If there is one thing Nu-FLCL is guilty of it is being absolutely forgettable, which despite its flaws, the original wasn’t. Equal in mediocrity I can’t say Progressive is ultimately better than Alternative or vice versa. I guess if I had to choose I would choose Progressive because it wasn't as on the nose as Alternative and Hidomi is cute, but neither cute hime cut grils nor The Pillows could save either of these two messes in the end. So, unsurprisingly, another unplanned sequel that never needed to exist to begin with flops and everyone moves on with their lives. I guess the only thing to do now is to wait for when they announce the timed Toonami exclusive sequel to Cowboy Bebop featuring a new multicultural cast of all female characters so I can finally hang myself.
This latest incarnation in the FLCL franchise is a significant improvement over its immediate predecessor, Progressive, in virtually all aspects, with vastly superior writing, art, animation, editing and even sound mixing. It also manages to deliver on its "Alternative" namesake, taking a significant departure from the stylistic choices hitherto established by the franchise. Make no mistake, this is not "Furi Kuri", and fans expecting to see more of the wildly experimental animation and frenetic pacing of the legendary Gainax OVA are bound to be disappointed. Instead, Uemura Yutaka and his team at Production IG have created a solid, slow-burn, slice-of-life melodrama featuring
four female leads, which is only occasionally intruded upon by the irreverent chaos and destruction that accompanies Huruhara Haruko.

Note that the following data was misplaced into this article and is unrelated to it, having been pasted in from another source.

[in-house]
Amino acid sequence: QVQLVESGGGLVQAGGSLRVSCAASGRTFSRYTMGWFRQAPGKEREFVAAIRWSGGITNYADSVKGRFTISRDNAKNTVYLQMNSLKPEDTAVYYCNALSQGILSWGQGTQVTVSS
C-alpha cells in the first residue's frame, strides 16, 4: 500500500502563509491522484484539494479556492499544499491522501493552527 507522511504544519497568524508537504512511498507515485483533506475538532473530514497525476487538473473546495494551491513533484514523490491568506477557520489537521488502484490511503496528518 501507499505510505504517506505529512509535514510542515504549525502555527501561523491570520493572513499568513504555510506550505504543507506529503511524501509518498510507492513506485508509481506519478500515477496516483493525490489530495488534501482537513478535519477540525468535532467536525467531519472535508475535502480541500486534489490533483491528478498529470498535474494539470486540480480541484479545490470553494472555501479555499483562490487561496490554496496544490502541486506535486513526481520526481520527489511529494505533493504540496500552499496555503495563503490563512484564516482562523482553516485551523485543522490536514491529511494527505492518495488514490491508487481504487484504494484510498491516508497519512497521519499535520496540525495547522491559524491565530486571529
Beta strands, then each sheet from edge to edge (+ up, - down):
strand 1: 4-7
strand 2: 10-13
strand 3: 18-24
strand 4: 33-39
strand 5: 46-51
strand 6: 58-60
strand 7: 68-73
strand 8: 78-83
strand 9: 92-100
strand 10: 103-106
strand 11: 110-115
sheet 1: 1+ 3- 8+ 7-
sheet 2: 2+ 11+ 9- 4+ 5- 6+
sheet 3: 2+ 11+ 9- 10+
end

The choice to try something different within the established tropes and parameters of the franchise was a smart move, and allows the story to focus on substantive characterization and thematic development, which is what was really at the core of the original story to begin with. In contrast, Progressive's choice to double down on the lore of the series' universe felt pastiche and uninspired, and resulted in something of an aping fanfiction that wasn't quite sure what it wanted to say. The relationship between the four friends is interesting enough to watch, if a bit tedious, the humor and pop-culture references are funny enough to laugh at, and Kana, the lead, is a surprisingly compelling protagonist with a highly satisfying character arc. The thematic elements of the show, with an emphasis on the uncertainty and change that accompanies late adolescence, aren't handled with quite as much nuance as the original but are still presented very well, in a sometimes moralistic way that remains resonant nevertheless.
The art direction stands out as one of the show's high points. Sadamoto Yoshiyuki's character designs shine here, and the backgrounds display strong composition and color choices that are immersive and serve to recreate an aesthetic of magic realism that FLCL is known for. The ED, animated by Uekusa Wataru, and set to The Pillow's "Star Overhead" stands out in particular for its fun and dynamism. The Pillows' soundtrack is used to much greater effect in this season, though it remains perhaps a bit too sparse and subdued.
Without spoiling anything, the ending to this season is something that has to be mentioned, and will undoubtedly divide fans of the series for years to come as a point of contention. The finale resolves itself in the last few minutes of runtime in an out-of-left-field, bizarre fashion that is sure to leave heads scratching. It is a classic Gainax ending that outdoes the original FLCL in both scope and absurdity, that plot-wise, it is incredibly open ended and leaves room for a variety of theories.
In short, Alternative is an entertaining show and a solid entry in the FLCL franchise that deserves at least one viewing. It will make you laugh, it will make you think, it will make you feel things, and most importantly it will leave you confused, which is pretty much anyone could ask from FLCL.